Weed not the problem
Alex Kingsbury’s op-ed on Thursday (“Fear and Smoking in America,” p. 4) about the White House Office of National Drug Control Policy ads that show the “extreme dangers” of smoking marijuana. Adding to this sentiment, this week the so-called “Guru of Ganja” Ed Rosenthal was found guilty and will be sentenced for up to 83 years for cultivating marijuana. All of this simply adds to my frustration with the country’s obsession with a low-key drug, while there are so many other drugs that pose a more serious threat to humans.
Just as Kingsbury said, I cannot think of the last time I read about rape, violence, or an accidental pregnancy that resulted from marijuana use. While it is entirely true that marijuana is an illegal drug that does affect the brain, the WHONDCP is overlooking a type of drug abuse that has a larger effect on the teenage population – alcohol.
According to a study published by CBS News, 17,448 people were killed in 2001 due to alcohol-related car accidents. That is 41 percent of the total motor vehicle accidents that occurred nationwide. Additionally, about 20,000 people die each year from alcohol-related causes that do not involve motor vehicles.
A large portion of that group is related to teenage binge drinking. Thurston Hall alone had more than 10 hospitalizations due to alcohol poisoning in the fall semester. There were no hospitalizations due to smoking too much marijuana.
It angers me to see so much money wasted on anti-marijuana ads when it should be spent on educating people about the dangers of driving drunk.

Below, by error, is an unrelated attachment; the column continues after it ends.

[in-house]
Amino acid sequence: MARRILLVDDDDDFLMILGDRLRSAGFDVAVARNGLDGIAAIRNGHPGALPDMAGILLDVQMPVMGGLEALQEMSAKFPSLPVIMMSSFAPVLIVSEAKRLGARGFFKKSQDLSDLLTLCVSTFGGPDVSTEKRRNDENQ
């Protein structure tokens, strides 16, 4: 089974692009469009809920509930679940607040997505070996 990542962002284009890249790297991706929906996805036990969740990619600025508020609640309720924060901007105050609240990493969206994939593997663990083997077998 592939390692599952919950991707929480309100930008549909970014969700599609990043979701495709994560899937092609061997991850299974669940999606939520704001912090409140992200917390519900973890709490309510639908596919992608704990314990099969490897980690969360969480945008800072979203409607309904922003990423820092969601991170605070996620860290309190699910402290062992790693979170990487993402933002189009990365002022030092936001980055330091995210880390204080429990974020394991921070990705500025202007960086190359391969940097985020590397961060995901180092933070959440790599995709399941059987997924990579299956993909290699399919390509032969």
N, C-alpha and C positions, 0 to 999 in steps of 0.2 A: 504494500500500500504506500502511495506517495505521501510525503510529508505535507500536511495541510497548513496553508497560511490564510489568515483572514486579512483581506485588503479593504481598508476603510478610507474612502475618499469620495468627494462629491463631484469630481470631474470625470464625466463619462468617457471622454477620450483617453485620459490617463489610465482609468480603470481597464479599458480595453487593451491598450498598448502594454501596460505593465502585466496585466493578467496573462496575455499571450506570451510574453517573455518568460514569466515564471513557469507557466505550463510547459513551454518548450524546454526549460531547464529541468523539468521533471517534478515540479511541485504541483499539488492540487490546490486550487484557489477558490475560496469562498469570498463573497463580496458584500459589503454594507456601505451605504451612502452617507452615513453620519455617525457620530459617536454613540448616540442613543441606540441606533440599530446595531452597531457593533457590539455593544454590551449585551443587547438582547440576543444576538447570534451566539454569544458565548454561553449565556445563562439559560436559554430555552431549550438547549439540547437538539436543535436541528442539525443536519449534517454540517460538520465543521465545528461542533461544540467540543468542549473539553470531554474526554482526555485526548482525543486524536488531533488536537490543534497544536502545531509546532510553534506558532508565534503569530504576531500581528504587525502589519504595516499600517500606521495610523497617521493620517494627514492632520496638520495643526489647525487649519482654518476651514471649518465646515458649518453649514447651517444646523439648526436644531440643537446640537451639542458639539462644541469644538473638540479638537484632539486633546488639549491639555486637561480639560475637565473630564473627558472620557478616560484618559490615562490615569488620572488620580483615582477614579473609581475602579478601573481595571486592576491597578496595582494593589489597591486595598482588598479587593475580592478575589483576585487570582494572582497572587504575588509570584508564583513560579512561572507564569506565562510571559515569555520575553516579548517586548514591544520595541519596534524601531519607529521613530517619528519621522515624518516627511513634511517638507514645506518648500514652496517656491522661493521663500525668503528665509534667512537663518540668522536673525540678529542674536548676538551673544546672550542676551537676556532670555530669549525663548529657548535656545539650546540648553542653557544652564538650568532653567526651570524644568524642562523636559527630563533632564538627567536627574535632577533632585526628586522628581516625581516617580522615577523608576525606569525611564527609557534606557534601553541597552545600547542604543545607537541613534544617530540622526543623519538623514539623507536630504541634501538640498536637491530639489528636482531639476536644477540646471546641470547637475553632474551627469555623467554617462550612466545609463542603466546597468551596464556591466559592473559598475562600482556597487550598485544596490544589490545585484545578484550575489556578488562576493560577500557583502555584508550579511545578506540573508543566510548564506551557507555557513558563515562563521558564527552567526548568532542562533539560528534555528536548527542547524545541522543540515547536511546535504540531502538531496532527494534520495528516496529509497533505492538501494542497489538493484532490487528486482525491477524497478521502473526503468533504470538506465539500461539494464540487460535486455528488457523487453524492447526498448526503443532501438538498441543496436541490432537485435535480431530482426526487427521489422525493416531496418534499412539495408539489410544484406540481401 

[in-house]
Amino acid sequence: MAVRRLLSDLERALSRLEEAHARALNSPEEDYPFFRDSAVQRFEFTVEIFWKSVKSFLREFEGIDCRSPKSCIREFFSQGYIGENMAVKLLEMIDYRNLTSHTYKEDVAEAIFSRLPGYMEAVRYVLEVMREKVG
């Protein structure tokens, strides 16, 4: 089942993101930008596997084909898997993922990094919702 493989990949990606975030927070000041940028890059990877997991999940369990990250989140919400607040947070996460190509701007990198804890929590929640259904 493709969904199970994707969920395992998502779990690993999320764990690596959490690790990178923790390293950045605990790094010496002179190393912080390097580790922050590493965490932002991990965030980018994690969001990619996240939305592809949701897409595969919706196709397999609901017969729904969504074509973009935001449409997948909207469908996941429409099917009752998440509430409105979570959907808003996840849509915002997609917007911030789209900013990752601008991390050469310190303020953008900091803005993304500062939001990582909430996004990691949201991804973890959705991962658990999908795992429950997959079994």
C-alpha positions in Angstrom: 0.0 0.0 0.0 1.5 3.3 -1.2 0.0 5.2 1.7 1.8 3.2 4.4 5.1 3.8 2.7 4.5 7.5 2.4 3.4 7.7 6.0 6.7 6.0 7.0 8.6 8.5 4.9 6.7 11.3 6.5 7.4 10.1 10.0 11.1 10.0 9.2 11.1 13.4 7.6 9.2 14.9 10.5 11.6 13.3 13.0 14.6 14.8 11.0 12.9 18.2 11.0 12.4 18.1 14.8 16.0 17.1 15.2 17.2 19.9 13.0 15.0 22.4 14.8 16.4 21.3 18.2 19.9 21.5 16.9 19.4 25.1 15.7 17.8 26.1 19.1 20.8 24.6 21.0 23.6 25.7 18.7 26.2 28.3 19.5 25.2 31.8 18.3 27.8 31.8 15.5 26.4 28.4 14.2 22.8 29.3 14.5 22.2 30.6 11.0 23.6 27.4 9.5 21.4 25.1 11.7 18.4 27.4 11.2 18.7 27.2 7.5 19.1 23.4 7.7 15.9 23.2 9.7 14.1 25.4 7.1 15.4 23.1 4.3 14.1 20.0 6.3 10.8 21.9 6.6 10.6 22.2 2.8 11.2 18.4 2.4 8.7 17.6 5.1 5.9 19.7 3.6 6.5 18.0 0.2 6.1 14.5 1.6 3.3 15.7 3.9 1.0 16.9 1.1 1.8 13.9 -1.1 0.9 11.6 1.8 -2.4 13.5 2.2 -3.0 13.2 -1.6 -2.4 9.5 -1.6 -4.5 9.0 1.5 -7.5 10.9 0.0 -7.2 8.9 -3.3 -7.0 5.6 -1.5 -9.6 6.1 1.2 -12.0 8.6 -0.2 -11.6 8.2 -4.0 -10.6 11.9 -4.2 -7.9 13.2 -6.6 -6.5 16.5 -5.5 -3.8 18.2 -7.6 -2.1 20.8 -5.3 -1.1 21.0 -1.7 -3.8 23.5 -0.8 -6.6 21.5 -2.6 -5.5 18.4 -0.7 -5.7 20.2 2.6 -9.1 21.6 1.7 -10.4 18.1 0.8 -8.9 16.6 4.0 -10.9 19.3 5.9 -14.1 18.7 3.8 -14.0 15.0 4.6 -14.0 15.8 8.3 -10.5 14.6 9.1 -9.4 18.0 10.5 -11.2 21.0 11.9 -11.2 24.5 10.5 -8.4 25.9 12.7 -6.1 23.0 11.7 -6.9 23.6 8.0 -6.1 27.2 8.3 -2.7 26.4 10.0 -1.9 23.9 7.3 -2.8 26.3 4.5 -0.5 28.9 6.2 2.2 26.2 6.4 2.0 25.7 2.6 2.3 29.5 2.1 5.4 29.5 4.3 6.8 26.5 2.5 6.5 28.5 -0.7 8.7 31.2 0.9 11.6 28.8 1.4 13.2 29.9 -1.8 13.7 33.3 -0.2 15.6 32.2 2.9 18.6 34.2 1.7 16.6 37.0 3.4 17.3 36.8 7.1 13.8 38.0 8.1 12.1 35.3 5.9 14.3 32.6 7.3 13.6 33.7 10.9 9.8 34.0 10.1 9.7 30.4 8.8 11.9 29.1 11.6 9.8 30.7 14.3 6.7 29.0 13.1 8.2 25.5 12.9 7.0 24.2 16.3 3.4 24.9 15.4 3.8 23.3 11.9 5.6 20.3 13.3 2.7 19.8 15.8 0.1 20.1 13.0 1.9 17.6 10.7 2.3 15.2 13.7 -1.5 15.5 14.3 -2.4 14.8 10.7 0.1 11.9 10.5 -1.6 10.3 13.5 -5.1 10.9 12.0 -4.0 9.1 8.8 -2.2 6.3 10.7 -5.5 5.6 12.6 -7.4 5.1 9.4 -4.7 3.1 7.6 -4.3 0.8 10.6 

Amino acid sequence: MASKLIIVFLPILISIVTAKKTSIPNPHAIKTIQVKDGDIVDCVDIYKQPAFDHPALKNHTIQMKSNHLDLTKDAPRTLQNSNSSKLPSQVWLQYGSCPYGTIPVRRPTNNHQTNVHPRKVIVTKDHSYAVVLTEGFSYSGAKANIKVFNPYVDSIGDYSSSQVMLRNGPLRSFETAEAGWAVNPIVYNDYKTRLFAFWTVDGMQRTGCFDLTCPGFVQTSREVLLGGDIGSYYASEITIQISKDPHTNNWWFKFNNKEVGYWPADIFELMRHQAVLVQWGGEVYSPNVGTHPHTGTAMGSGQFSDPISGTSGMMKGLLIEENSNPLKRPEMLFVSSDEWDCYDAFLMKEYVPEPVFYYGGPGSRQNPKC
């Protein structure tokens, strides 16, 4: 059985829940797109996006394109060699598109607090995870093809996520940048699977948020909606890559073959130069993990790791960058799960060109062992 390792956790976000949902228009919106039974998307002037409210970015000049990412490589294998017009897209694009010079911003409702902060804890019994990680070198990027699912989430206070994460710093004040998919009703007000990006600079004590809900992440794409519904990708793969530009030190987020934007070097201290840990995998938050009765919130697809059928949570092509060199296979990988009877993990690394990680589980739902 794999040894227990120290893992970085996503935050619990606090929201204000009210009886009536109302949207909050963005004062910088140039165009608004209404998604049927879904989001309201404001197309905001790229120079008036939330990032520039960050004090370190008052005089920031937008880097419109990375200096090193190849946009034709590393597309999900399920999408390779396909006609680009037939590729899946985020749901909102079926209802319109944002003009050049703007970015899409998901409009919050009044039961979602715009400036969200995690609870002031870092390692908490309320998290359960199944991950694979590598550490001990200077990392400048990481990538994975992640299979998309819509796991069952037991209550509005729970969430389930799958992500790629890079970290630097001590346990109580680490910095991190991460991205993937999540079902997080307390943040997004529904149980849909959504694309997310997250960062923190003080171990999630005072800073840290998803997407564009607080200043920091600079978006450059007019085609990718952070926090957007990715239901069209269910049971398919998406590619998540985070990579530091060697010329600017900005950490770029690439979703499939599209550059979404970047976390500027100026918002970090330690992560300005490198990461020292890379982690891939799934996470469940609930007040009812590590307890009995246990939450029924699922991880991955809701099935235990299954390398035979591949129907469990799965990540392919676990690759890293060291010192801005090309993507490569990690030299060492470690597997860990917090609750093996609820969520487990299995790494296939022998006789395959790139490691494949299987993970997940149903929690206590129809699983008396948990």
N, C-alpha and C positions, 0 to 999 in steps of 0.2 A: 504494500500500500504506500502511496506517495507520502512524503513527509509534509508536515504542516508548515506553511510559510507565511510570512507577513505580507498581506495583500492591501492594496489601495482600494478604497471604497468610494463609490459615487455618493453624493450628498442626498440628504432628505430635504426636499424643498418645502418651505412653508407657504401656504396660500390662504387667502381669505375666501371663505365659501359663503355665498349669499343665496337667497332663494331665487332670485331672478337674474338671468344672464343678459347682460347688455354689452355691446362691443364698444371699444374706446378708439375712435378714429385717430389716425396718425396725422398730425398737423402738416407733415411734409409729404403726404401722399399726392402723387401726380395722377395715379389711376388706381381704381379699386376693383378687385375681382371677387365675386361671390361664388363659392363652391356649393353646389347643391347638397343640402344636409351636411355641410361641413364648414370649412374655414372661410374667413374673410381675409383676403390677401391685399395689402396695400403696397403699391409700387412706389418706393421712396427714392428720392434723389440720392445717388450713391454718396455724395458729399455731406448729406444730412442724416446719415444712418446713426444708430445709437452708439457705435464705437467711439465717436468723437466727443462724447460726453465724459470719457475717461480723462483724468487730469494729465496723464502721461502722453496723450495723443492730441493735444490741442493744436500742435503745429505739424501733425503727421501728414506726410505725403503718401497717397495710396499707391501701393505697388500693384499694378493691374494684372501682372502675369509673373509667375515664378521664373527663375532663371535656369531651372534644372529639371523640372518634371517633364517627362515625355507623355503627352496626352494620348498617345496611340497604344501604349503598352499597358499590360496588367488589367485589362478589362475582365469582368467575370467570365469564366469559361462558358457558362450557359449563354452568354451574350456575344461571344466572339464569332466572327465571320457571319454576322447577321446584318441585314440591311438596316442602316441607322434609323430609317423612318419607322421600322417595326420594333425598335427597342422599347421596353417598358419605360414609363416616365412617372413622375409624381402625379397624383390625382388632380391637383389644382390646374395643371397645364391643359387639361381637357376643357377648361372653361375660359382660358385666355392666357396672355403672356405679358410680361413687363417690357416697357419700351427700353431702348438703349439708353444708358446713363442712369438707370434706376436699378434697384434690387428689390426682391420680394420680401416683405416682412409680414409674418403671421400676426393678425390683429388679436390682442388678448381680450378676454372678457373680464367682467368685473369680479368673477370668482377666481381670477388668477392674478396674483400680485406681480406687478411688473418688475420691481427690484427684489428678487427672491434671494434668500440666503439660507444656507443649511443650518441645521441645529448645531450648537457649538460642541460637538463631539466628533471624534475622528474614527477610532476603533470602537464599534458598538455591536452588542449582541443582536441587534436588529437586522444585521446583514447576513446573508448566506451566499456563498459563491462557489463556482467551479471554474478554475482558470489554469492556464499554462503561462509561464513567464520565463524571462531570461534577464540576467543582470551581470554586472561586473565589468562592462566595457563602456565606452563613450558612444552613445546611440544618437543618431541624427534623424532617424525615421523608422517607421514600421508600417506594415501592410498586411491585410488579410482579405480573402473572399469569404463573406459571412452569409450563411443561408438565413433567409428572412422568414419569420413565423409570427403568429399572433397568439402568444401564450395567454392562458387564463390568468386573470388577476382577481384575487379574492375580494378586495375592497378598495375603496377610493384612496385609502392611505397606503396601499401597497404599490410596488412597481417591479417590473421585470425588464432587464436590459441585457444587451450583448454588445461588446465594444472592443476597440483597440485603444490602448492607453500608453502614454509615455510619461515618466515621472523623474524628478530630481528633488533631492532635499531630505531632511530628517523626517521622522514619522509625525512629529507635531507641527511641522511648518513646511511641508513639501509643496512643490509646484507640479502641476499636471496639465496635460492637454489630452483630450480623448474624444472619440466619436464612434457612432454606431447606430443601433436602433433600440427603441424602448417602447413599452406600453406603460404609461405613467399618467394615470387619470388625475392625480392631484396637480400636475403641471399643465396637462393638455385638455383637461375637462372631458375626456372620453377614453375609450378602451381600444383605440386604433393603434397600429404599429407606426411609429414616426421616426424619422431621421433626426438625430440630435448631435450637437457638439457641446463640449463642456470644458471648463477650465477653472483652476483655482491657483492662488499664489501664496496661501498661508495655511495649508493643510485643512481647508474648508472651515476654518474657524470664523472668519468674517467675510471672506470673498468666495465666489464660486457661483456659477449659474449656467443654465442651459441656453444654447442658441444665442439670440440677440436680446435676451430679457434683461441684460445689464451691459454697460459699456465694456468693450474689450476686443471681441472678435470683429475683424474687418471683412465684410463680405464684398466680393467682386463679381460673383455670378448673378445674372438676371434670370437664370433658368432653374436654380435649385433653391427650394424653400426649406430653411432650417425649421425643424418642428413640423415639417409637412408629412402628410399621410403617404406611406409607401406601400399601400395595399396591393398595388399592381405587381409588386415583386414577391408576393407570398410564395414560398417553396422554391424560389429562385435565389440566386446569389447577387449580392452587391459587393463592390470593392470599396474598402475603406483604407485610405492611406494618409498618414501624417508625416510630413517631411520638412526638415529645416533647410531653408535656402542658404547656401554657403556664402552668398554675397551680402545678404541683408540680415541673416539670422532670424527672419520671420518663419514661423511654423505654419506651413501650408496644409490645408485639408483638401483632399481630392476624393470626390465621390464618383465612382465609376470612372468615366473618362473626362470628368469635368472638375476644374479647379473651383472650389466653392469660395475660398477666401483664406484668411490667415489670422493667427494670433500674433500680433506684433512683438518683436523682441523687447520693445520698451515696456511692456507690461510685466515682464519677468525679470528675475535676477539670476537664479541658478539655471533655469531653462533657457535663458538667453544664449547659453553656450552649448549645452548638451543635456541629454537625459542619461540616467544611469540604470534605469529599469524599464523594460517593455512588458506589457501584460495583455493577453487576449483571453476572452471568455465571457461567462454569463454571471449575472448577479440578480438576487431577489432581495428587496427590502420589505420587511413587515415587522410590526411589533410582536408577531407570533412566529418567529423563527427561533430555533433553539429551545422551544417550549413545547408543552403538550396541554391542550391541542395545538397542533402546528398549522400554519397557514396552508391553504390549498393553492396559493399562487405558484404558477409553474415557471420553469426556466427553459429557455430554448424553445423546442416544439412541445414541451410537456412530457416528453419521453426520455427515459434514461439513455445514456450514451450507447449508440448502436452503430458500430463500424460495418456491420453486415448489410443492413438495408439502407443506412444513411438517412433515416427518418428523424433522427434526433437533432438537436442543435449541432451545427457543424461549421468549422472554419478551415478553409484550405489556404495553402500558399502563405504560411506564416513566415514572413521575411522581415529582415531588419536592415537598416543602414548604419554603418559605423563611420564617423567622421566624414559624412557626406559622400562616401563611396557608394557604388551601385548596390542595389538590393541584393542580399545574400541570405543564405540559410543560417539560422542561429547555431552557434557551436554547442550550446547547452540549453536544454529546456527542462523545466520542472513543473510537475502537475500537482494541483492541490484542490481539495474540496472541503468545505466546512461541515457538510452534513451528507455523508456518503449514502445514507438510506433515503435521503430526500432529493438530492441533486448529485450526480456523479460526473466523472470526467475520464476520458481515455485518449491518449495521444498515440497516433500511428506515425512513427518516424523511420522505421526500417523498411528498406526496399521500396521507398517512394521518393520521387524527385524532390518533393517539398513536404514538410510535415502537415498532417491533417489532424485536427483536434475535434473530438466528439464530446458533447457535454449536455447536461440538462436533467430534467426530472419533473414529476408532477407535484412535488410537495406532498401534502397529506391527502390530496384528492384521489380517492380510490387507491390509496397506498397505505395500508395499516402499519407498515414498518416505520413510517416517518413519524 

In the Feb. 6 editorial (“Game, set, match, D.C.?” p. 4), you advocate that until GW produces beds for 70 percent of students to live on campus, as required by the campus plan BZA order, it should be allowed to count its off-campus Foggy Bottom housing toward this number. (i.e. Hall on Virginia Avenue, City Hall, Pennsylvania House, Aston). I respectfully disagree with your position, but I write regarding words used when discussing the recent U.S. Court of Appeals decision upholding the BZA’s campus plan order – the Hatchet wrote, “The University has little room to maneuver an alternative decision.”
Why “maneuver?” Why not strive to “achieve” or “obtain” a different decision? At a BZA hearing in 2001 on the campus plan, a GW Student Association president testified in support of GW’s promise to build more dorms on campus. When asked about zoning approvals for other combined uses GW proposed for these sites, he indicated that we need not worry about those approvals because President Trachtenberg has a way of getting what he wants.
I am sure GW’s administration agrees with me that we are all governed by the rule of law. It provides a framework for us to respect each other.
If the Board of Trustees missed The Washington Post Magazine article cited in the editorial (in which I point out that Trachtenberg characterizes himself as a Chief Executive Officer of a conglomerate), I hope they will take note of how some students approvingly describe the administration’s behavior. If we attempt to “maneuver” results or take future governmental decisions for granted, it is unlikely we will be open to fully appreciating each other.
Pennsylvania House resident
Friday morning’s decision not to close the University was the most bizarre decision of its kind the administration has taken since it decided to open GW on Sept. 12, 2001. Literally every other major educational institution – from public school districts to research universities – closed because of what NewsChannel 8 reported as the “biggest snowfall in two years.” While most GW undergraduates live within walking distance of their classes, most of their professors and teaching assistants do not. Graduate students are scattered all over the metropolitan area. The administration’s decision unwisely endangered their lives and showed a callous disregard for the safety of this part of the University community. Students from the Midwest may laugh, but the D.C. metropolitan area simply is not equipped to handle nine inches of snow.
Doctoral student and teaching assistant